Certified Service Providers (CSPs)

Many retailers find the process of collecting, filing and remitting sales tax across multiple states highly complex and burdensome. Keeping up with changing tax rates, rules and boundaries is challenging.

To ease this burden, the SSUTA introduces Certified Service Providers (CSPs) - private sector companies that are certified to handle all sales tax filing, remittance and related services for retailers. These CSPs maintain extensive tax detail for all SST member states.

There are a few ways retailers can leverage CSPs:

1) Use CSP software - Retailers can subscribe to a CSP’s software-as-a-service tax calculation and filing solution. 2) Hire a CSP - Retailers can appoint a CSP as their agent to take care of calculating, reporting and paying sales tax on their behalf. 3) Sell through marketplace CSPs - Online marketplaces often contract with CSPs so sellers on those platforms automatically get sales tax handled by the marketplace's CSP.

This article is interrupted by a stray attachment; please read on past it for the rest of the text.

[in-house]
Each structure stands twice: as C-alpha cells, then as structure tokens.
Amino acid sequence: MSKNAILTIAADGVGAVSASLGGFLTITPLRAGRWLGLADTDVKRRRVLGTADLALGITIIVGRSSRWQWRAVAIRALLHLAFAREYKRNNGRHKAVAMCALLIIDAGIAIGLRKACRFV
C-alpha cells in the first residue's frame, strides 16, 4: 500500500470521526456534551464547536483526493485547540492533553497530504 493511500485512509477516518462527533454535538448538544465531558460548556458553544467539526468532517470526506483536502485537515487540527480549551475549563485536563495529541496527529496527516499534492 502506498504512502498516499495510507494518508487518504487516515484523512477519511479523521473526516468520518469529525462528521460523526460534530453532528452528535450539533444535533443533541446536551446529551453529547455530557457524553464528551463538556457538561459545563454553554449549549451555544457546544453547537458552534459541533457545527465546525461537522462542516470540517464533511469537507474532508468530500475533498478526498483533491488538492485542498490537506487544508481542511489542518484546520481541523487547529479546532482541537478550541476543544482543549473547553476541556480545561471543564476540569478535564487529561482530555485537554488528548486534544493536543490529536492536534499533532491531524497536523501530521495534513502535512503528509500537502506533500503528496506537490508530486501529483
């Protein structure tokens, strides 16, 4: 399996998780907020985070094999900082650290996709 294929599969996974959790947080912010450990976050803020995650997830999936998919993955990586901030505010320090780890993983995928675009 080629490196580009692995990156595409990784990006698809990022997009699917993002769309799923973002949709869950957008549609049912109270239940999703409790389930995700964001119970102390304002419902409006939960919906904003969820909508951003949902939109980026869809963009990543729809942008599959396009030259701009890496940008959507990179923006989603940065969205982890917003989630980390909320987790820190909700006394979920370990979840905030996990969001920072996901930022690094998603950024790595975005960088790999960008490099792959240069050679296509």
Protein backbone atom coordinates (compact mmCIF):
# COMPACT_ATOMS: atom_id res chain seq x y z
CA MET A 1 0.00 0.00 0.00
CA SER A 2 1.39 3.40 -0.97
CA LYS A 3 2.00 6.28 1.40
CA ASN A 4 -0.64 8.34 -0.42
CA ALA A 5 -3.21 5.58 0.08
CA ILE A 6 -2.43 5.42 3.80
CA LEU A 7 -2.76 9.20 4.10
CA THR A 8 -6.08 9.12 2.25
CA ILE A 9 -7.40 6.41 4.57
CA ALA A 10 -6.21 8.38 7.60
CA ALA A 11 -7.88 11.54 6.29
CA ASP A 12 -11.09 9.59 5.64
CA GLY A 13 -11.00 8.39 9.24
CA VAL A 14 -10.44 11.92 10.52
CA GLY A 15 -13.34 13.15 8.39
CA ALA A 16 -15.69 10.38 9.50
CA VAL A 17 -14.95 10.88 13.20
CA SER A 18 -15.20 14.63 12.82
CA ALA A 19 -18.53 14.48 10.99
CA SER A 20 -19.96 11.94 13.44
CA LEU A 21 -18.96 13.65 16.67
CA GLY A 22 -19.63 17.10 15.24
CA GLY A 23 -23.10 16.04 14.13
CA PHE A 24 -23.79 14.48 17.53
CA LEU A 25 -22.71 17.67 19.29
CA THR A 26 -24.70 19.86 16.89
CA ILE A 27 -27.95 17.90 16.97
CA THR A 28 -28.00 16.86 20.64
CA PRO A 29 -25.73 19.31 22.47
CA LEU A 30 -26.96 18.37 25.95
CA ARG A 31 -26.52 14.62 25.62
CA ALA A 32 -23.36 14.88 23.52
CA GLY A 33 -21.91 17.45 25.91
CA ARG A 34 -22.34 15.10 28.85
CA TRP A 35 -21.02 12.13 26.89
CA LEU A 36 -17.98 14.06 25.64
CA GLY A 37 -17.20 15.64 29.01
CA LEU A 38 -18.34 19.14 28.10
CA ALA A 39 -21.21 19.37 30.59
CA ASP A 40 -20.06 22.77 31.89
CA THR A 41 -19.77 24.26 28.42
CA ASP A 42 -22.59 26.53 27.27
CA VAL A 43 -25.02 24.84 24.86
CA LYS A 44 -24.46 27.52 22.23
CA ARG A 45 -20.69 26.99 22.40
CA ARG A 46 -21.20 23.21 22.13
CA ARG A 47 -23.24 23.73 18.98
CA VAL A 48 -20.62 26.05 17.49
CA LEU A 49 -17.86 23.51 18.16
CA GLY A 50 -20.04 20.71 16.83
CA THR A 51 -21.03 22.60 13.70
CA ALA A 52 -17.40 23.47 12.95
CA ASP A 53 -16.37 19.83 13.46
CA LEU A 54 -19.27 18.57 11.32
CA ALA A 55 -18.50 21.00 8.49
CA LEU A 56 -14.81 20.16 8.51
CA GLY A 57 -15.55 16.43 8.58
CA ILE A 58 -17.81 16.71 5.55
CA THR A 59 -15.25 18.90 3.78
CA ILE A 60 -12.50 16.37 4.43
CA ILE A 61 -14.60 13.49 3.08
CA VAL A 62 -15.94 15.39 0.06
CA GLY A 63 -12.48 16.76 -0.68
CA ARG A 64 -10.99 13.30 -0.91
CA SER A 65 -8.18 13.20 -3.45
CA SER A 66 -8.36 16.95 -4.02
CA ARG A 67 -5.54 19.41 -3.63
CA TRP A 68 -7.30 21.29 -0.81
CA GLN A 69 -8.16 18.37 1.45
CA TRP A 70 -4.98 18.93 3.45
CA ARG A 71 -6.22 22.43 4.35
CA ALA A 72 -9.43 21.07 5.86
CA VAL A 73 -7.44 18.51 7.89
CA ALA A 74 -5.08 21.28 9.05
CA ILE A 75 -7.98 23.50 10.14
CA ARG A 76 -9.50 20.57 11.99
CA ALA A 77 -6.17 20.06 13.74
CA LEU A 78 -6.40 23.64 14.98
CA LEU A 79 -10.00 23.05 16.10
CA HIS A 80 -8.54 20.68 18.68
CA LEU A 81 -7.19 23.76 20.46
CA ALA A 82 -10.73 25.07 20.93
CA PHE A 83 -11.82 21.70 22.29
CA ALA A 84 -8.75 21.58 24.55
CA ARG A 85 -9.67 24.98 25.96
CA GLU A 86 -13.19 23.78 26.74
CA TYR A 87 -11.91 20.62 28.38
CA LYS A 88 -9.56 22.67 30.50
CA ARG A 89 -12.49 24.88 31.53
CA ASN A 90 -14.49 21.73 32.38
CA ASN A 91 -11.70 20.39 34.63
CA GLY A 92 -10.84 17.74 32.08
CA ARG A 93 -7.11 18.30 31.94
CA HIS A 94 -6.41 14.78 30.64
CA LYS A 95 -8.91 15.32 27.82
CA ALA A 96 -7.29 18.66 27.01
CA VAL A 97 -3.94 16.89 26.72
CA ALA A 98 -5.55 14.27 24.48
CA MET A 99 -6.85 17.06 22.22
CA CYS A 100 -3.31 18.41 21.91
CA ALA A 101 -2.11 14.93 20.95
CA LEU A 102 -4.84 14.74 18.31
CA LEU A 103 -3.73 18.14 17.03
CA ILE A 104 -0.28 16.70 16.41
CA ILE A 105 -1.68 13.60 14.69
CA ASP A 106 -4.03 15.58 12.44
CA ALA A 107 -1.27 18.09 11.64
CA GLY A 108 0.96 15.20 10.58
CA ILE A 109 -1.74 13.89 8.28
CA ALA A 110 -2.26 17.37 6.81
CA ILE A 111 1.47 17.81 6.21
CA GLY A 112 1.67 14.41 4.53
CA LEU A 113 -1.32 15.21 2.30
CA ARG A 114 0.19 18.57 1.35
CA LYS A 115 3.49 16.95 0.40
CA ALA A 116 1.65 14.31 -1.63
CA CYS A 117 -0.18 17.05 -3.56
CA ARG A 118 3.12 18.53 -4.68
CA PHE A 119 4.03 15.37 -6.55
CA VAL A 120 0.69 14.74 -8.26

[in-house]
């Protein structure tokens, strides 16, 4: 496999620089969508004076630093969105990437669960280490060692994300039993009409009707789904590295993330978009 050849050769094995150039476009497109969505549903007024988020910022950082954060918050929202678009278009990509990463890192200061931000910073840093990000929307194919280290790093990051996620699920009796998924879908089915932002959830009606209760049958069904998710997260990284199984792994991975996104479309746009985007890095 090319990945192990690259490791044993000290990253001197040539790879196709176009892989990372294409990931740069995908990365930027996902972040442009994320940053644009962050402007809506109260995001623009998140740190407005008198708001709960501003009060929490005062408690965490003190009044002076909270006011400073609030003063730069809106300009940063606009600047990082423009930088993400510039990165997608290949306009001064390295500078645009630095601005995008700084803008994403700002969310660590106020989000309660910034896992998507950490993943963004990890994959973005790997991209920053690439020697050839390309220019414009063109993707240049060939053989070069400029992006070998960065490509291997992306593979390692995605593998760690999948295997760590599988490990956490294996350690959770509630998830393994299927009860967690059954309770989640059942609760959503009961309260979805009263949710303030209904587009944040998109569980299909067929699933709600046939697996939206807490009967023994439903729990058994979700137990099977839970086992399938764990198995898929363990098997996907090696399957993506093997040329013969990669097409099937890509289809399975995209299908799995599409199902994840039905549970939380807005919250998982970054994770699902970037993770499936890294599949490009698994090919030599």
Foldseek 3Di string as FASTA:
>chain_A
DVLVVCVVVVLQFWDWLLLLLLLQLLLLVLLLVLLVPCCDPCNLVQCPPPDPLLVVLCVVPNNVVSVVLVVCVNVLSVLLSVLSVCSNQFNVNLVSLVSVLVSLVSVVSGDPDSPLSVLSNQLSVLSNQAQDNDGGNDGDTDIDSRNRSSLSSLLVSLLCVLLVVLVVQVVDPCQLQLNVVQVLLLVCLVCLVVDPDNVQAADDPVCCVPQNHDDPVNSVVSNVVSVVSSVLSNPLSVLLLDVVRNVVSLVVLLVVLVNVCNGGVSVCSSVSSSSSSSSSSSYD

States provide monetary allowances to CSPs to encourage retailer use of their services. For smaller retailers without physical nexus in a state, the state pays the CSP charges.

Using CSPs also immunizes retailers from audit liability which gives retailers added peace of mind.

Future Outlook for Streamlined Sales Tax

It’s taken over 20 years, but streamlined sales tax has now reached a mature state with 24 U.S. states having achieved full membership. However, there remains room for further expansion.

With many states now enacting economic nexus laws after the Supreme Court’s 2018 Wayfair decision, interest in further simplification through initiatives like Streamlined may increase.

Some potential future developments include:

More States Joining SST

If difficult nexus compliance burdens start impacting more states and retailers, this could spur additional states to streamline their sales tax systems and join SST. Already, participation has doubled from the initial 13 states in 2005.